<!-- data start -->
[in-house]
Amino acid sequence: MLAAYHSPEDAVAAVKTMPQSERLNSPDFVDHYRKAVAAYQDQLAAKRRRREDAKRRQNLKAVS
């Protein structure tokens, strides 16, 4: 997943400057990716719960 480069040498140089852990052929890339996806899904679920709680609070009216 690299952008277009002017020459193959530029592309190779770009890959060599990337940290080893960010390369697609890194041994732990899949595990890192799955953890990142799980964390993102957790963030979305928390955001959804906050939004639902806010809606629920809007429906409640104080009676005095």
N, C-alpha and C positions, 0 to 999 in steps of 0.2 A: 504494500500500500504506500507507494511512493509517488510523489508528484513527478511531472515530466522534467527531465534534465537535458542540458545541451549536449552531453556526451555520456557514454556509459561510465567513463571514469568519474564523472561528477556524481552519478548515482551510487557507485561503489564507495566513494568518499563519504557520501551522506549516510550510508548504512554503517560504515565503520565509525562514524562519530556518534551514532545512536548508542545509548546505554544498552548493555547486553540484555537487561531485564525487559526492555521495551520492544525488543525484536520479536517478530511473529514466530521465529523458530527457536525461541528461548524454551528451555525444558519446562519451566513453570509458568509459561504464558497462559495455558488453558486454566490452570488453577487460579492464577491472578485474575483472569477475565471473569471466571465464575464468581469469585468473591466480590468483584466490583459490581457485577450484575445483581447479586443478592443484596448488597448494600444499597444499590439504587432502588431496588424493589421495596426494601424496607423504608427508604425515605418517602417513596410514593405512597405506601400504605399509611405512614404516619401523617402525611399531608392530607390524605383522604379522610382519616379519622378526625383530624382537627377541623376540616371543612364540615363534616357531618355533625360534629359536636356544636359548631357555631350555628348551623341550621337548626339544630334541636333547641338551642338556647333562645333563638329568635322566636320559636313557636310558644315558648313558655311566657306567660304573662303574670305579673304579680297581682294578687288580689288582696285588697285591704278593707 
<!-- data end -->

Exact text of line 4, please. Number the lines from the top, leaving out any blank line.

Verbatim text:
N, C-alpha and C positions, 0 to 999 in steps of 0.2 A: 504494500500500500504506500507507494511512493509517488510523489508528484513527478511531472515530466522534467527531465534534465537535458542540458545541451549536449552531453556526451555520456557514454556509459561510465567513463571514469568519474564523472561528477556524481552519478548515482551510487557507485561503489564507495566513494568518499563519504557520501551522506549516510550510508548504512554503517560504515565503520565509525562514524562519530556518534551514532545512536548508542545509548546505554544498552548493555547486553540484555537487561531485564525487559526492555521495551520492544525488543525484536520479536517478530511473529514466530521465529523458530527457536525461541528461548524454551528451555525444558519446562519451566513453570509458568509459561504464558497462559495455558488453558486454566490452570488453577487460579492464577491472578485474575483472569477475565471473569471466571465464575464468581469469585468473591466480590468483584466490583459490581457485577450484575445483581447479586443478592443484596448488597448494600444499597444499590439504587432502588431496588424493589421495596426494601424496607423504608427508604425515605418517602417513596410514593405512597405506601400504605399509611405512614404516619401523617402525611399531608392530607390524605383522604379522610382519616379519622378526625383530624382537627377541623376540616371543612364540615363534616357531618355533625360534629359536636356544636359548631357555631350555628348551623341550621337548626339544630334541636333547641338551642338556647333562645333563638329568635322566636320559636313557636310558644315558648313558655311566657306567660304573662303574670305579673304579680297581682294578687288580689288582696285588697285591704278593707 